Red Palm Oil

While coconut oil gets the majority of attention, thanks to its MCT and saturated fat content, red palm oil, extracted from palm trees, is a very close runner up for the prize of beneficial anabolic fats. While it only contains about 50% as many MCTs as found in coconut oil, and less saturated fat (50% saturated, 50% unsaturated varieties), the true power of red palm oil goes deeper than its fat content.

 

Red palm oil is rich in carotenoids (vitamin A-like compounds) along with natural vitamin E (in the form of mixed tocopherols and tocotrienols). It is this combination of vitamin E compounds that makes red palm oil superior over compounds found in other fats and oils, such as olive, safflower, or sunflower.

 

We know that vitamin E is responsible for numerous health benefits, but the ones we are most interested in include:

 

  • It helps reduce prostate cancer risk.
  • It can help alleviate severity of hair loss due to medical conditions, such as androgenetic alopecia.
  • It helps prevent hormonal oxidation in the testes, thus benefiting testosterone levels.

 

Red palm oil is not as stable as coconut oil for cooking, but it can be adapted for low heat preparations.

 

Give the Fats a Go

There is a sufficient array of fats for you to choose from that encompass many uses, ranging from cooking to sprinkling. In general, saturated fats are more heat stable and can be used for high heat cooking, while more unsaturated varieties are suitable for low heat methods or for use as toppings in salads and other foods.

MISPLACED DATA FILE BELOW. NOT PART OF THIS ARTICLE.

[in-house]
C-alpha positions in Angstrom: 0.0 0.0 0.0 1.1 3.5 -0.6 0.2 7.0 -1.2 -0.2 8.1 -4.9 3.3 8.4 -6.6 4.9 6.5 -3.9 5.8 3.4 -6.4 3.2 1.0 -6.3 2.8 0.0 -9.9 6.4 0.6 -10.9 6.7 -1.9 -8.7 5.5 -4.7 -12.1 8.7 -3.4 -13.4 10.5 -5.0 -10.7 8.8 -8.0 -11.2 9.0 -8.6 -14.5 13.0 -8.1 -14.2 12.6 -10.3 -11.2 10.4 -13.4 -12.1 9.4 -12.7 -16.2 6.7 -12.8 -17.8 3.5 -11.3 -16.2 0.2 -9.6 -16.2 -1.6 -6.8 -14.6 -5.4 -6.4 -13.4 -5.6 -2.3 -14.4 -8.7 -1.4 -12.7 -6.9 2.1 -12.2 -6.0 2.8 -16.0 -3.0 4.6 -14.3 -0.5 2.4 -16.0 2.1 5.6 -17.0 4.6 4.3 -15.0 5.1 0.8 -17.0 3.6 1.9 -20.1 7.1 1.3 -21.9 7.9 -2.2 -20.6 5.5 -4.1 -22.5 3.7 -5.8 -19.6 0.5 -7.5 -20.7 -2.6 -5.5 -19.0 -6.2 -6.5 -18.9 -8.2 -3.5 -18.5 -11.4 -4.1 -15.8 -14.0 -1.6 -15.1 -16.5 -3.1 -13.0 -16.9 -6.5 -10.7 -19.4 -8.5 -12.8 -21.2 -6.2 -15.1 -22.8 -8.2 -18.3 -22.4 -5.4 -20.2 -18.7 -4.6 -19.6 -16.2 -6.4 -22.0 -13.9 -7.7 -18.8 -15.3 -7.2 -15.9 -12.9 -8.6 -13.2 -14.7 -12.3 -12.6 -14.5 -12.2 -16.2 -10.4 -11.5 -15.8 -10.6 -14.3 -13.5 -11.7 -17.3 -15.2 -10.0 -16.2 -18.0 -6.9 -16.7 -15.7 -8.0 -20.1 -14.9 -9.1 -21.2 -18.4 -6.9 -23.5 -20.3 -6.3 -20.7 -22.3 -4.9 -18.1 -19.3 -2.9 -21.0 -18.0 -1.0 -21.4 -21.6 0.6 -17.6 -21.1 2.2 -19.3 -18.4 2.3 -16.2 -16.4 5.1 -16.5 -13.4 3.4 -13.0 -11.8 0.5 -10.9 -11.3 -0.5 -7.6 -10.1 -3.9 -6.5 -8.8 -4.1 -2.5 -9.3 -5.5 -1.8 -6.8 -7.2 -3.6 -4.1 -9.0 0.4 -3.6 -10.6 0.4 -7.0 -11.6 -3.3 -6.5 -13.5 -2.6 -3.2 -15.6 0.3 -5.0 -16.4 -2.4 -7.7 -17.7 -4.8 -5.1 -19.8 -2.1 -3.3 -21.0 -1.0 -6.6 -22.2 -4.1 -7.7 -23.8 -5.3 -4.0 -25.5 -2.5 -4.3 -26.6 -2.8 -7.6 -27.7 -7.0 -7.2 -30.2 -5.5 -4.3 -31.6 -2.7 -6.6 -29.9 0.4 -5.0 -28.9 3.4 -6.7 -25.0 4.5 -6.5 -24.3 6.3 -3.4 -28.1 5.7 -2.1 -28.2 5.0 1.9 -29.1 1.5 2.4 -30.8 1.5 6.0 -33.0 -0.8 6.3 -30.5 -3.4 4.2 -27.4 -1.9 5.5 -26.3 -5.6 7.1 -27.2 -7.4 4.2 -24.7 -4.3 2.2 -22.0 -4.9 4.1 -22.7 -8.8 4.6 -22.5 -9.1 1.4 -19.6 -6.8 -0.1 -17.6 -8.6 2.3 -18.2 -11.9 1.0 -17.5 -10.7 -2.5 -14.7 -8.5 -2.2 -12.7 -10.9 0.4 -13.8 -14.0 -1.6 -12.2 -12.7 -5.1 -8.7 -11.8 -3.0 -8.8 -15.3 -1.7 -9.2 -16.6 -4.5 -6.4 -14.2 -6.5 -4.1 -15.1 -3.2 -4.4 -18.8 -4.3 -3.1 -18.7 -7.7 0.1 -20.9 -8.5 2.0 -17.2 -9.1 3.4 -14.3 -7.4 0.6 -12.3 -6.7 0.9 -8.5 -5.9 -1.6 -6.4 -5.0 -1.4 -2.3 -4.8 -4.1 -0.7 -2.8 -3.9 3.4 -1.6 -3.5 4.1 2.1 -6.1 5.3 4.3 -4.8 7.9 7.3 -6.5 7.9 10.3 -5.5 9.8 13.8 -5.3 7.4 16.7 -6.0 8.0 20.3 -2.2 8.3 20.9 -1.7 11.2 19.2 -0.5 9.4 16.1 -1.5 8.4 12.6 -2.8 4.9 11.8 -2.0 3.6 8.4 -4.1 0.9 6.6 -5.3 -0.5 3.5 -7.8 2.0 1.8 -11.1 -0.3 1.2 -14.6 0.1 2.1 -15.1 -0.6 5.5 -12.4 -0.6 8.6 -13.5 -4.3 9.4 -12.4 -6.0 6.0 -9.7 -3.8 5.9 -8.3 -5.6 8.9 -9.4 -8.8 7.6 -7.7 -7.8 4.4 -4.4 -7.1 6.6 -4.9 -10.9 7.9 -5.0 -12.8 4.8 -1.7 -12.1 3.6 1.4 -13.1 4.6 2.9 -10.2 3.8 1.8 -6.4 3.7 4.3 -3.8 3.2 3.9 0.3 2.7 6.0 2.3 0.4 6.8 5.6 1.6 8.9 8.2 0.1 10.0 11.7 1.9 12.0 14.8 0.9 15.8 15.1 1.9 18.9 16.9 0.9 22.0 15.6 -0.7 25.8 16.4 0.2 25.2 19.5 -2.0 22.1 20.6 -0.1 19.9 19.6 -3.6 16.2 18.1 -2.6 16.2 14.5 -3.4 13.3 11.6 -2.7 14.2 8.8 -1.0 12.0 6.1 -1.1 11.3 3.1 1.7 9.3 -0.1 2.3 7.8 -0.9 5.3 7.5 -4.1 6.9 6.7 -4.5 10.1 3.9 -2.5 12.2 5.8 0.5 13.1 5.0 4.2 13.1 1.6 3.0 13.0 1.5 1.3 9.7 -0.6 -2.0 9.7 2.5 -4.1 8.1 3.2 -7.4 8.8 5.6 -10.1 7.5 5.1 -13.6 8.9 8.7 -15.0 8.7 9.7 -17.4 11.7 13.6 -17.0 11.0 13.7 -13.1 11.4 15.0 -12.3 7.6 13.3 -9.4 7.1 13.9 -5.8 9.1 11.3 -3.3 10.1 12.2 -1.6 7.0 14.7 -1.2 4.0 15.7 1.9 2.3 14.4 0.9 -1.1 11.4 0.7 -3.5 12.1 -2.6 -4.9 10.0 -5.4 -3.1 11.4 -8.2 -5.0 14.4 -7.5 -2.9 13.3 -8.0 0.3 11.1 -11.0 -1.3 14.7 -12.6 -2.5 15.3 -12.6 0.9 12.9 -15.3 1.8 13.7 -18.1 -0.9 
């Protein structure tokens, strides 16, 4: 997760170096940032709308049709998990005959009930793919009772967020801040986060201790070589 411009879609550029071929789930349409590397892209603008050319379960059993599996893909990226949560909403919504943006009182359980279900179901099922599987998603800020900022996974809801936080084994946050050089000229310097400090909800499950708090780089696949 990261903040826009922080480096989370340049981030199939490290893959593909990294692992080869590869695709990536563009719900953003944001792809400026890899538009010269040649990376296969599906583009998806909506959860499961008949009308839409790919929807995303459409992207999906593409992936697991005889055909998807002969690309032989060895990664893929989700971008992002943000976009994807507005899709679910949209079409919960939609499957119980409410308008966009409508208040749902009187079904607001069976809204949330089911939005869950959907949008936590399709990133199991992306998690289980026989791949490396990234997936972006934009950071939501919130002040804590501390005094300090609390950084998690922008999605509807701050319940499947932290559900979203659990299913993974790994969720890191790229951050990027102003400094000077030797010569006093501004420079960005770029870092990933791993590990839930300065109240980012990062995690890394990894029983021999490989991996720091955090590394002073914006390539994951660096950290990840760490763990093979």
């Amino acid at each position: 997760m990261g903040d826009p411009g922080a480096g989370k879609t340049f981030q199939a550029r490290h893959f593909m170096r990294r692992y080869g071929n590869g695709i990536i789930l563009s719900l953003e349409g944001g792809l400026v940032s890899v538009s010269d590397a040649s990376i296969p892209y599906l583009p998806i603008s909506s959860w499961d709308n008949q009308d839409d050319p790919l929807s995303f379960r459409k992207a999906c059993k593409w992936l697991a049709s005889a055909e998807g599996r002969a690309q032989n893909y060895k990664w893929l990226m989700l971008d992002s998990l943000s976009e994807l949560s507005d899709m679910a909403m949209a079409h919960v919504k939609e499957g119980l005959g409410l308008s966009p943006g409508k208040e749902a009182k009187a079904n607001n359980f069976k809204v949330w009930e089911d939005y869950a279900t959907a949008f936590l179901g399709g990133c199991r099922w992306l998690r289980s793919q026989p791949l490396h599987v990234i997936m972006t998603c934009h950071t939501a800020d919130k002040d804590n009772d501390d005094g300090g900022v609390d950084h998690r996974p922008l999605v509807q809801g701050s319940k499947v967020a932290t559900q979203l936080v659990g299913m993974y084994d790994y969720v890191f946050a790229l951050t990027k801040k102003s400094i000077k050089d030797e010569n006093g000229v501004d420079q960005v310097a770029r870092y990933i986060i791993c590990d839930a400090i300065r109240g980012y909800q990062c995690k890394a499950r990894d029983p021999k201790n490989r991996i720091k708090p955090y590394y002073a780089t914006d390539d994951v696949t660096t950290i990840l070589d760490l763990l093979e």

References:

1. "Meta-analysis of prospective cohort studies evaluating the association of saturated fat with cardiovascular disease", American Journal of Clinical Nutrition, 2010, PubMed-NCBI.

2. "Effects of dietary fatty acids and carbohydrates on the ratio of serum total to HDL cholesterol and on serum lipids and apolipoproteins: a meta-analysis of 60 controlled trials",American Journal Of Clinical Nutrition, 2003 PubMed-NCBI.

3. "Tissue-specific utilization of menaquinone-4 results in the prevention of arterial calcification in warfarin-treated rats", Journal of Vascular Research, 2003, PubMed- NCBI.

4. "Influence of commercial dietary oils on lipid composition and testosterone production in interstitial cells isolated from rat testis", Lipids, 2009, PubMed-NCBI.

5. "Effect of argan and olive oil consumption on the hormonal profile of androgens among healthy adult Moroccan men", Natural product communications, 2013, PubMed-NCBI.

6. "Alcohol-induced testicular oxidative stress and cholesterol homeostasis in rats – The therapeutic potential of virgin coconut oil", Middle East Fertility Society Jour, 2012, ScienceDirect.